A syringe and a dose of the Pfizer-BioNTech COVID-19 vaccine. AFP/Sameer Al-Doumy
BERLIN - German company BioNTech said a preliminary study shows that its vaccine works against a key mutation in coronavirus variants uncovered in Britain and South Africa which experts have said is more contagious than normal coronavirus strains.
Tests have shown that "antibodies from people who have received the Pfizer-BioNTech COVID-19 vaccine effectively neutralise SARS-CoV-2 with a key mutation that is also found in two highly transmissible strains," said the German company of the vaccine it developed with US group Pfizer.
The B117 coronavirus, which emerged in southeast Britain late last year, has shown to be significantly more contagious -- between 40 and 70 percent -- than normal variants of the virus.
Pfizer/BioNTech's coronavirus vaccine, which is being rolled out around the world, relies on the body's production of a particular part of the virus -- the spike protein -- which the immune system then learns to kill.
Because the mutation in the British variant and another South African variant directly affects the virus' spike protein, there had been fears that it would render the vaccine ineffective against the mutant versions.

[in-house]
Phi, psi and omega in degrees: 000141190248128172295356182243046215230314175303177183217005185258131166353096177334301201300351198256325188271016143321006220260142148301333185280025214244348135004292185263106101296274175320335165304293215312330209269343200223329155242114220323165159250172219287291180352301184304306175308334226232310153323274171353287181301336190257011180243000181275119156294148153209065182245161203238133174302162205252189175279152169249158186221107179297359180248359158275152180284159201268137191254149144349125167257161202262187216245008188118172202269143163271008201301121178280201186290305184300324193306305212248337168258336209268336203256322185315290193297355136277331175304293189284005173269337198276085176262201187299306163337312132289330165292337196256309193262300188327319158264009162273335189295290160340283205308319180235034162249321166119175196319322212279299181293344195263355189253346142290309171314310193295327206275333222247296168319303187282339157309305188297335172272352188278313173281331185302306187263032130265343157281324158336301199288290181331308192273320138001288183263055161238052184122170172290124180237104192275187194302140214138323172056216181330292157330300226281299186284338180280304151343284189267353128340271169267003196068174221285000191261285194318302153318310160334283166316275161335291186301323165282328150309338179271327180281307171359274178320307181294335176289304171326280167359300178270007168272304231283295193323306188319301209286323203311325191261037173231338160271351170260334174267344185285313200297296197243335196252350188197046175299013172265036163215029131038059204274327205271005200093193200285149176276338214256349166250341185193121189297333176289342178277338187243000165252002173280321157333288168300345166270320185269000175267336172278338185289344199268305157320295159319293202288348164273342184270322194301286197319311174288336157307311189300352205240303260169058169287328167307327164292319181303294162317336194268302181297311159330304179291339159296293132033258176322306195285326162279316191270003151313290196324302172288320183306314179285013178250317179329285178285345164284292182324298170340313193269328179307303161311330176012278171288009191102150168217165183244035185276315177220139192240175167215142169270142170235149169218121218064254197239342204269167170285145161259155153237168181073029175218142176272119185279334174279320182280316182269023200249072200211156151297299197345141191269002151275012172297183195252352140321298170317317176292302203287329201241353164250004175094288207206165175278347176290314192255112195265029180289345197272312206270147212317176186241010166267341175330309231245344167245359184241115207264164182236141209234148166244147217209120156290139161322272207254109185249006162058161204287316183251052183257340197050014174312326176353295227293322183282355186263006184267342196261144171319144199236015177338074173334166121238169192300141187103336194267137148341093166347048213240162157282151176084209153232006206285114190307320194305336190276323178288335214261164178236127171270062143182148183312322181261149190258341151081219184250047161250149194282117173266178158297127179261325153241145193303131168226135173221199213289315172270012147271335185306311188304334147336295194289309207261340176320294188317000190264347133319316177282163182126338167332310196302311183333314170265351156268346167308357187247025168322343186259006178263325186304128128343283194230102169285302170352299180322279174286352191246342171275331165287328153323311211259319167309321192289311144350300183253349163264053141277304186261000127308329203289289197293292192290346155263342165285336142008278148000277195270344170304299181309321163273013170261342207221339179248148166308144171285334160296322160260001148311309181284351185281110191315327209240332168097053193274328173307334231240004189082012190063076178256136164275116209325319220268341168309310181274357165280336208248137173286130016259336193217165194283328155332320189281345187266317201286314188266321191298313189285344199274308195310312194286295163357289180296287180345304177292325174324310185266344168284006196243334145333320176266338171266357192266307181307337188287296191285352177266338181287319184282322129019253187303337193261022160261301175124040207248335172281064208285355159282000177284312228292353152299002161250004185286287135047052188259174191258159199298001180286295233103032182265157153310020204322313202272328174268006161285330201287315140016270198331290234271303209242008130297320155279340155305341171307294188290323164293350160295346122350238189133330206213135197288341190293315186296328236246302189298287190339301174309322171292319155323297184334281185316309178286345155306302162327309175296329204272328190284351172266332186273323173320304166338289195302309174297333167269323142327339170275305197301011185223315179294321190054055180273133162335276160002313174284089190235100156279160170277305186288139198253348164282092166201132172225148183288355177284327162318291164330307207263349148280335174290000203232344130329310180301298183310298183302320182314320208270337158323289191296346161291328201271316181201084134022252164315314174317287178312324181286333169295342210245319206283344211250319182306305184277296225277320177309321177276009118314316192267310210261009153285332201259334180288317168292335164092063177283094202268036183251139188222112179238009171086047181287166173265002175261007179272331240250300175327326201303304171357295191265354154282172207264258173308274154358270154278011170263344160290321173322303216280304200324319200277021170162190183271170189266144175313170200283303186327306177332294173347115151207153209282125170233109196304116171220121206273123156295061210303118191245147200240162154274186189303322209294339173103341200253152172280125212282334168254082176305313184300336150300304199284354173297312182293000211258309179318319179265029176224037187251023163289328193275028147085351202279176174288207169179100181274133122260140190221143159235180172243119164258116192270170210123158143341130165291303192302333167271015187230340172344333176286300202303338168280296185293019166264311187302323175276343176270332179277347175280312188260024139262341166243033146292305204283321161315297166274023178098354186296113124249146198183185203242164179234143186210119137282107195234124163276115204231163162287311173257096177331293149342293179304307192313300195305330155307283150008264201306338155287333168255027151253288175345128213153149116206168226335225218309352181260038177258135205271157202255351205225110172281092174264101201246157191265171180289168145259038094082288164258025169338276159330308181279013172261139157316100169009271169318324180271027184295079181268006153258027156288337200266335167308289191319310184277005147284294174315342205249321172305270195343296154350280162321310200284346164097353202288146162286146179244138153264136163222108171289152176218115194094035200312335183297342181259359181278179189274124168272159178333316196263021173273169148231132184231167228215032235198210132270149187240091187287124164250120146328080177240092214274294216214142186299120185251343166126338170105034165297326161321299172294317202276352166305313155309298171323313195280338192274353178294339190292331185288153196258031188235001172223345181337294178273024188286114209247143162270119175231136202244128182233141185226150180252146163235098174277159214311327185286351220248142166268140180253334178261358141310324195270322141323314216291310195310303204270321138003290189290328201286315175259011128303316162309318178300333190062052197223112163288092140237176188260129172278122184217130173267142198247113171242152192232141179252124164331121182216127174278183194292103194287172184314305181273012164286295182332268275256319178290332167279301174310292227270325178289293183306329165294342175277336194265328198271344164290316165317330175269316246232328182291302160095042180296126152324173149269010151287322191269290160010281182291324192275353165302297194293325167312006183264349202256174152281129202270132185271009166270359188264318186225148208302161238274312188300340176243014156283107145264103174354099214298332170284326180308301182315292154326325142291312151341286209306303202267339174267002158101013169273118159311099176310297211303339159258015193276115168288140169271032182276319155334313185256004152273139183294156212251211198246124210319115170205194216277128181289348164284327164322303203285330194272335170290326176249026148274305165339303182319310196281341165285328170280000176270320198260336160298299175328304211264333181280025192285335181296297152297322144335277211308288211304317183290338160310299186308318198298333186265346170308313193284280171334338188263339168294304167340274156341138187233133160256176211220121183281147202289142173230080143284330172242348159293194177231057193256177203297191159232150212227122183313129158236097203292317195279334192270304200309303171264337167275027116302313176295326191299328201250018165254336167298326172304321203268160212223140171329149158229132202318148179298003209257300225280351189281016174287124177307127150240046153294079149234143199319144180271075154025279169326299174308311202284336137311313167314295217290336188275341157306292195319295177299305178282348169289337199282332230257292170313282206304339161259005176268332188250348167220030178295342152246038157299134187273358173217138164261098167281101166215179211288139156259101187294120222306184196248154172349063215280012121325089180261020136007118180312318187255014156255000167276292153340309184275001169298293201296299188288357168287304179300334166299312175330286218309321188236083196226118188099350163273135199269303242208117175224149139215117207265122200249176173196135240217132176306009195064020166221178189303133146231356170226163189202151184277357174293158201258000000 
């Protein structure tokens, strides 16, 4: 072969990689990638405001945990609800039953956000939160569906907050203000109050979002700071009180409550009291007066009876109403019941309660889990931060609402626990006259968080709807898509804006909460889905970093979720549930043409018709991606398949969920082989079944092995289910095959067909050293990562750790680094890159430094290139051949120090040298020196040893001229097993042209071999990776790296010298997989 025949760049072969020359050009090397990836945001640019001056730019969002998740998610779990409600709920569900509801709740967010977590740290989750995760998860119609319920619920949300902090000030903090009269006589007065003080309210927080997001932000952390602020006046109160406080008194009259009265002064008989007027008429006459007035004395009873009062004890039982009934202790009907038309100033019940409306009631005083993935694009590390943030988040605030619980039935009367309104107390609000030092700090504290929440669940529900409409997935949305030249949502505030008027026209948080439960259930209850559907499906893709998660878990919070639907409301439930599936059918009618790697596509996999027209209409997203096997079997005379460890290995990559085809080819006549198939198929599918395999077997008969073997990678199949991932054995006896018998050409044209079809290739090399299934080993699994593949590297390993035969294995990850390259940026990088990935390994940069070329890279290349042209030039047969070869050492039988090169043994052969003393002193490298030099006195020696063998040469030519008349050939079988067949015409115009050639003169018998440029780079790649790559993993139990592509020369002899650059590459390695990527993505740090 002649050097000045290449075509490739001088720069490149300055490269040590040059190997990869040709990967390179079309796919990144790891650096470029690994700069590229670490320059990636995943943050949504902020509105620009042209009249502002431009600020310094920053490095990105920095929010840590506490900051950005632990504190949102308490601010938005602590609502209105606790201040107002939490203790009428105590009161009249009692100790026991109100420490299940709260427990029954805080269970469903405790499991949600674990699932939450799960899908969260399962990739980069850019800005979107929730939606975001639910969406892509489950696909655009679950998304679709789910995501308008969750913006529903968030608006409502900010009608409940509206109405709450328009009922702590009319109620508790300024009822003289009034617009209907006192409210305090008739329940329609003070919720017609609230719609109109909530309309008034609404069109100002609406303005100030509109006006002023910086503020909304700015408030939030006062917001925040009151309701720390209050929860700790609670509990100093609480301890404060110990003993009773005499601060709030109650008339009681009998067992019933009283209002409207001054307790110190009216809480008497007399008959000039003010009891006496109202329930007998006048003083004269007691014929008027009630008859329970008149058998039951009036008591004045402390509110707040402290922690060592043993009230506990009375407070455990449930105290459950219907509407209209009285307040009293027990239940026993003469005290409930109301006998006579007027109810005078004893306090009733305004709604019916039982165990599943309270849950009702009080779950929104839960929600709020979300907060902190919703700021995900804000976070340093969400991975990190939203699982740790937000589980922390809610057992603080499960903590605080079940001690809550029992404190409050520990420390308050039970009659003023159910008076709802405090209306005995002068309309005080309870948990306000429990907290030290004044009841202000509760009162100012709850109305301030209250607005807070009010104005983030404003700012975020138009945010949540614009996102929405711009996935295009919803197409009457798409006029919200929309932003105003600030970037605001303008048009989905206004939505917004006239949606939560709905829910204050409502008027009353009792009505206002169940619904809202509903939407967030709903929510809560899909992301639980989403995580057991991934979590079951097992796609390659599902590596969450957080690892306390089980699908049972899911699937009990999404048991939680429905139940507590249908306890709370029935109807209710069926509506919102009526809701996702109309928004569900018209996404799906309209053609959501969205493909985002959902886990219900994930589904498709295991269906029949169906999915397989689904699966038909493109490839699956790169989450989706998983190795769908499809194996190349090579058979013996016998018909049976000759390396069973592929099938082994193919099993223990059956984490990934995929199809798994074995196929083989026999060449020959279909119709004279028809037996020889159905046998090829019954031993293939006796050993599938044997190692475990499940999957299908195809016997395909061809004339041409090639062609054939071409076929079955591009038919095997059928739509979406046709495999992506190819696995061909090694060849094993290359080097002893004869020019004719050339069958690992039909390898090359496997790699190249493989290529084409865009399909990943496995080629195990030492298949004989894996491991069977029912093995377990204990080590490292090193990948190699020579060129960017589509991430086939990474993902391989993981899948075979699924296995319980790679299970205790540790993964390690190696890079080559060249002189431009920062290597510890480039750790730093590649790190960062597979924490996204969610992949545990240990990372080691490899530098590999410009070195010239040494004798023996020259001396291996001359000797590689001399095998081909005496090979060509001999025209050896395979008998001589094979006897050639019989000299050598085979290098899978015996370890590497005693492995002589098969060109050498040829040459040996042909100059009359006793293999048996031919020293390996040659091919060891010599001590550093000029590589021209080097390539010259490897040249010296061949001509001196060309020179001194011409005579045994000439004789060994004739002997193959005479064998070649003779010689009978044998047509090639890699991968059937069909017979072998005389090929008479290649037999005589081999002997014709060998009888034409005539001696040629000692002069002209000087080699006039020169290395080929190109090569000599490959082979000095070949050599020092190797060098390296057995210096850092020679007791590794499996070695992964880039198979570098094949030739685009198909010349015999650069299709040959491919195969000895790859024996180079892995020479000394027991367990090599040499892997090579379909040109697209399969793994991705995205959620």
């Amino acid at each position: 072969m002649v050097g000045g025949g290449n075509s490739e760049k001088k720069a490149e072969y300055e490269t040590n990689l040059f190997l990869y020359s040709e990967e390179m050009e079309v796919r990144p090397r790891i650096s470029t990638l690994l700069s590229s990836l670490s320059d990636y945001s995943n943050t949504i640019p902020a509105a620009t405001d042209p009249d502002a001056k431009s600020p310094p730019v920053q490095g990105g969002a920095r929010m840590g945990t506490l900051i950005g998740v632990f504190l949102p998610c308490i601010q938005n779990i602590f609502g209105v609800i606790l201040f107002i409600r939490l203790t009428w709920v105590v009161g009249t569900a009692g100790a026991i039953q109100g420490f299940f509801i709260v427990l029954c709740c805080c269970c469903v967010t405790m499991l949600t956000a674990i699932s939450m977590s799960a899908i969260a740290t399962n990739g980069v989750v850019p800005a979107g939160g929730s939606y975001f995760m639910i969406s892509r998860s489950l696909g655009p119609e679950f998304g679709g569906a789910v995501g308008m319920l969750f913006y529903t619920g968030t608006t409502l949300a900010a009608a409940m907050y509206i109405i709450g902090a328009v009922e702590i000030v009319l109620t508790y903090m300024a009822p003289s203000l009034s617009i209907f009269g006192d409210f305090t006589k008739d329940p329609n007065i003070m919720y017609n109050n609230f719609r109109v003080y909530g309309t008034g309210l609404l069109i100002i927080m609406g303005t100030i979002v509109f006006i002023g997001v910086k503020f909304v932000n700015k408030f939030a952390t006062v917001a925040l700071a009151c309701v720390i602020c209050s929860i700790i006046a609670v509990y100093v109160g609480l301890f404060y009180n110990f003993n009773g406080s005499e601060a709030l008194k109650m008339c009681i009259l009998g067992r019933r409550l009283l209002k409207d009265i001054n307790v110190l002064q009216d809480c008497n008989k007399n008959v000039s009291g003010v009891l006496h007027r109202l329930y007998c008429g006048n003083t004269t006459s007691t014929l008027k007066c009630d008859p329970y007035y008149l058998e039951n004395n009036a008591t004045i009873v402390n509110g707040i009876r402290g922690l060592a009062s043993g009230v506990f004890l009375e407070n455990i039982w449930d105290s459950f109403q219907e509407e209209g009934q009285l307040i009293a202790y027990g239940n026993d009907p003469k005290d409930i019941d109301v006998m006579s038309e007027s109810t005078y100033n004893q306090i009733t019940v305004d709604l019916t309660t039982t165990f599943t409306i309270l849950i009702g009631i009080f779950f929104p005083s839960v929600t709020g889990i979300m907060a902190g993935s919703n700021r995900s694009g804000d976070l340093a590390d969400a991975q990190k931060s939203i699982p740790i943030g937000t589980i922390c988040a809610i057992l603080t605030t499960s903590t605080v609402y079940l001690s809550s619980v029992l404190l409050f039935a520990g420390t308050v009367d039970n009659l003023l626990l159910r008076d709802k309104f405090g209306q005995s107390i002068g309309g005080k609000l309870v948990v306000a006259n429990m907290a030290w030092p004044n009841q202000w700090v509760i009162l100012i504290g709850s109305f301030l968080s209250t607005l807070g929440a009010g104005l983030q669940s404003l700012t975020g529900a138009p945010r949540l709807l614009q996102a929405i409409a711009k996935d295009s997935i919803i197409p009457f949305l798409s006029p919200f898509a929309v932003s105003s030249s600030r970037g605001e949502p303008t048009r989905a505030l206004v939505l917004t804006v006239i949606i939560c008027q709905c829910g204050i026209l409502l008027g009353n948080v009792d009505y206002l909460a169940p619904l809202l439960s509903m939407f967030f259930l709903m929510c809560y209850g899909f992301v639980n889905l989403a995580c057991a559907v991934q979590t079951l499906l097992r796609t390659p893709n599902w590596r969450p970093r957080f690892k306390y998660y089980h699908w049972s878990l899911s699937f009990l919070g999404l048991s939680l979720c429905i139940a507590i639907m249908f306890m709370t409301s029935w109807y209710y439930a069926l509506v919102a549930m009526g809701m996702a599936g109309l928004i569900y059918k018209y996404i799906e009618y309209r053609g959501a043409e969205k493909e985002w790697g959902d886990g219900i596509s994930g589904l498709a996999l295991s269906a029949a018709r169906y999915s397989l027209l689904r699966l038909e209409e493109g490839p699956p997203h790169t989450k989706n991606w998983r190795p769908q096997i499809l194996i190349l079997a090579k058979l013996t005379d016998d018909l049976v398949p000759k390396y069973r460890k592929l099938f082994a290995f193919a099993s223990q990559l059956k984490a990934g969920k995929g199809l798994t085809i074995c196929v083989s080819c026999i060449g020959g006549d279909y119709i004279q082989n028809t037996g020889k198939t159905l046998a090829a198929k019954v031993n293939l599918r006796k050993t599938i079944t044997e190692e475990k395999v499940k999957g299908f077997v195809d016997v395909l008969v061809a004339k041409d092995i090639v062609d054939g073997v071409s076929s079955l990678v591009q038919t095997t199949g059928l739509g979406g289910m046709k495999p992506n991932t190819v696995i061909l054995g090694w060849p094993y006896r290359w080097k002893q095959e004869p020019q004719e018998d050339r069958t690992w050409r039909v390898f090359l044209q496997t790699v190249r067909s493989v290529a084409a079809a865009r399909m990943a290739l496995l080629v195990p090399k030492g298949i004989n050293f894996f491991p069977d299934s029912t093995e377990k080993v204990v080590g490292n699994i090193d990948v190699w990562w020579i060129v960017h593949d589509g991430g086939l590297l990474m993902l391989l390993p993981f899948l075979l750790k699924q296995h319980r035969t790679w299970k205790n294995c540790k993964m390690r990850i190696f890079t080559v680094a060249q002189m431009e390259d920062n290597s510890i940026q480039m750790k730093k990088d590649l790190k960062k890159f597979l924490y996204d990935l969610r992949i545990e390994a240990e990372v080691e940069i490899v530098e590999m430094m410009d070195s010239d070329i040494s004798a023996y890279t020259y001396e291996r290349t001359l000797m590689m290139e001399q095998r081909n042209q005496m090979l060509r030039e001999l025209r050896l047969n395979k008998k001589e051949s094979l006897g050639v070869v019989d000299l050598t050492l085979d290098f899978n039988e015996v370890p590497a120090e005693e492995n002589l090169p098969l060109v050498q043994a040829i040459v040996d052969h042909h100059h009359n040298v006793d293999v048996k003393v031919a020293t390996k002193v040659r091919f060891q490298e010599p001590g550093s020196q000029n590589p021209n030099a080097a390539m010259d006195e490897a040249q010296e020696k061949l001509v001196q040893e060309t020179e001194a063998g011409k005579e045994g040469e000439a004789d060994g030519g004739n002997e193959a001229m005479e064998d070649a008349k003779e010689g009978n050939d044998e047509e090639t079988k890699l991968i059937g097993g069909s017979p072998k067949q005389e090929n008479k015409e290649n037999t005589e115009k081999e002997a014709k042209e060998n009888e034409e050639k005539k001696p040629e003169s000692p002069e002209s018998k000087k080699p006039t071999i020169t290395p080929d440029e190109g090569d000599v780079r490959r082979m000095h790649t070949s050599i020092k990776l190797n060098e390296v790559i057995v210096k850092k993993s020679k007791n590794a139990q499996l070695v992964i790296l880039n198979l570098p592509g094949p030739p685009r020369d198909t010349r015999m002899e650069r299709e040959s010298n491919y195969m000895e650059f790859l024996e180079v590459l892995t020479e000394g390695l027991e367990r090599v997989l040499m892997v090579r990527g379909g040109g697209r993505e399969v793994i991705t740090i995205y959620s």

But BioNTech said the research carried out by Pfizer and the University of Texas Medical Branch "indicates that the key N501Y mutation, which is found in the emerging UK and South Africa variants, does not create resistance to the Pfizer-BioNTech vaccine-induced immune responses".
Authors of the study itself said, however, the findings were limited as the mutated variant tested "does not include the full set of spike mutations found on the rapidly spreading strains in the UK or South Africa."
The research has yet to be peer-reviewed, but experts expressed cautious optimism at the findings.
"This is good news, mainly because it is not bad news," said Stephen Evans, professor of pharmacoepidemiology at the London School of Hygiene and Tropical Medicine.
"Had the opposite result been found, that the vaccine did not seem to have efficacy against the variation of the virus studied, that would have been bad and very concerning."
Last month German developer BioNTech said it had the technology to produce a new vaccine against new mutated Sars-CoV-2 strains in as little as six weeks.
Eleanor Riley, professor of Immunology and Infectious Disease at the University of Edinburgh, said there was cause for optimism that mRNA vaccines could prove effective against numerous mutated variants.
"There will be other new mutants and we will need to monitor the situation carefully by repeating this type of study on new variants as they appear," she said.
"There is a limit to the number of mutations the virus can accumulate and still be able to bind to the (human cell) receptor."
The EU on Friday said it had struck a deal to double its supply of Pfizer/BioNTech COVID-19 vaccine to a total of 600 million doses.